However, that is not to say that the pandemic hasn’t made awareness of this risk more acute. In fact, 94% of surveyed companies reported a COVID-19 related supply chain disruption in 2020.

Rank (2021)% ResponsesRisk NameBusiness Risk ExamplesChange from 2020
#141%Business InterruptionSupply chain disruptions
#240%Pandemic OutbreakHealth and workforce issues, restrictions on movement
#340%Cyber IncidentsCybercrime, IT failure/outage, data breaches, fines and penalties
#419%Market DevelopmentsVolatility, intensified competition/new entrants, M&A, market stagnation, market fluctuation
#519%Legislation/ Regulation ChangesTrade wars and tariffs, economic sanctions, protectionism, Brexit, Euro-zone disintegration
#617%Natural CatastrophesStorm, flood, earthquake, wildfire
#716%Fire, Explosion-
#813%Macroeconomic DevelopmentsMonetary policies, austerity programs, commodity price increase, deflation, inflation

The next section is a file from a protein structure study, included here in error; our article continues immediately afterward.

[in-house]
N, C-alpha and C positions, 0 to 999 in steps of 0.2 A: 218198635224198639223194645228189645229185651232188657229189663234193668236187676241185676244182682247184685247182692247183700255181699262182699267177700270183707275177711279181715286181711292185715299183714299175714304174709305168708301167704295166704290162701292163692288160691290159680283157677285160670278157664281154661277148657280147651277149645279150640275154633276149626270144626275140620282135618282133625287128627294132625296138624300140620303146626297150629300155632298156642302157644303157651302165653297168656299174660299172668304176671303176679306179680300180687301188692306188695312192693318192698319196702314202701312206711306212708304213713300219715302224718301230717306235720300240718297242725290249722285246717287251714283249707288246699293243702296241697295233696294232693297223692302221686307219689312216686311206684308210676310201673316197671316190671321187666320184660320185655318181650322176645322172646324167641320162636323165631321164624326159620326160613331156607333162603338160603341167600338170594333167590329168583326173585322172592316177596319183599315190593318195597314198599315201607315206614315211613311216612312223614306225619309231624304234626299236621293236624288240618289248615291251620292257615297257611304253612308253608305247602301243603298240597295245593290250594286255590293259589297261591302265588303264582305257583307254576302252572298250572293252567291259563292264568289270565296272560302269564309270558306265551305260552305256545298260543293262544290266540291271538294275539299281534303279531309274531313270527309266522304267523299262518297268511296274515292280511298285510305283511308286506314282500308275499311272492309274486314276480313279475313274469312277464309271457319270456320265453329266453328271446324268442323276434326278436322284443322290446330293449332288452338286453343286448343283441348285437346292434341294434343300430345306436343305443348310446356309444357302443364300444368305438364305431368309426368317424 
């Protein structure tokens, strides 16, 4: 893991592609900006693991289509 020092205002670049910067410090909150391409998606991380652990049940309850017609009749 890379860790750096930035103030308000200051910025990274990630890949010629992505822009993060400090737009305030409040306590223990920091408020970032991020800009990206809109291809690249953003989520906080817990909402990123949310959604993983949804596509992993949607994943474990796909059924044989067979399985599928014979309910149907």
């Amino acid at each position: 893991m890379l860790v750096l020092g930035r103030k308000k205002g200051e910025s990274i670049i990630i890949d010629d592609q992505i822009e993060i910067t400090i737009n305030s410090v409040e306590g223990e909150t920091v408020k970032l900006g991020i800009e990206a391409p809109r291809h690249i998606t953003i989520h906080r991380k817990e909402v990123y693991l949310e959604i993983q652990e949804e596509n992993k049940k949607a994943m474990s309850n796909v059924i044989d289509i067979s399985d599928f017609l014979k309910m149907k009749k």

#913%Climate Change-
#1011%Political Risks And ViolencePolitical instability, war, terrorism, civil commotion, riots and looting

Note: Figures do not add to 100% as respondents could select up to three risks per industry.

Pandemic Outbreak, naturally, has climbed 15 spots to become the second-most significant business risk. Even with vaccine roll-outs, the uncontrollable spread of the virus and new variants remain a concern.

The third most prominent business risk, Cyber Incidents, are also on the rise. Global cybercrime already causes a $1 trillion drag on the economy—a 50% jump from just two years ago. In addition, the pandemic-induced rush towards digitalization leaves businesses increasingly susceptible to cyber incidents.